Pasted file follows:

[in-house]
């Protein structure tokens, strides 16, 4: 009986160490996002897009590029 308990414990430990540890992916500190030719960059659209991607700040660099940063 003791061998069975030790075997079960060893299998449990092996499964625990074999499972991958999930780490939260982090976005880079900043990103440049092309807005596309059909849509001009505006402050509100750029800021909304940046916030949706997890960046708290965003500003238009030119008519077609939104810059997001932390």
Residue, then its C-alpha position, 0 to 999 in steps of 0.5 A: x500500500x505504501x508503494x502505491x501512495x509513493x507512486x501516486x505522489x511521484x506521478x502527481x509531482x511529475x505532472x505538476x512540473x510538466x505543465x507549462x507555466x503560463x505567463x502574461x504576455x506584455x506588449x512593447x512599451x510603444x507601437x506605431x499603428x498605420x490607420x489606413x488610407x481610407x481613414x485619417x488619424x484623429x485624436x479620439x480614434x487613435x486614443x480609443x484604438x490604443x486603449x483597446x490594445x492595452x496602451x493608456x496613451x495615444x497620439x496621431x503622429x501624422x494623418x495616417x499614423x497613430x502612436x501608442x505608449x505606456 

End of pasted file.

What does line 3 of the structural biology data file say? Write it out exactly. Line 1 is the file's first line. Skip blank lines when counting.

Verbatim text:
Residue, then its C-alpha position, 0 to 999 in steps of 0.5 A: x500500500x505504501x508503494x502505491x501512495x509513493x507512486x501516486x505522489x511521484x506521478x502527481x509531482x511529475x505532472x505538476x512540473x510538466x505543465x507549462x507555466x503560463x505567463x502574461x504576455x506584455x506588449x512593447x512599451x510603444x507601437x506605431x499603428x498605420x490607420x489606413x488610407x481610407x481613414x485619417x488619424x484623429x485624436x479620439x480614434x487613435x486614443x480609443x484604438x490604443x486603449x483597446x490594445x492595452x496602451x493608456x496613451x495615444x497620439x496621431x503622429x501624422x494623418x495616417x499614423x497613430x502612436x501608442x505608449x505606456 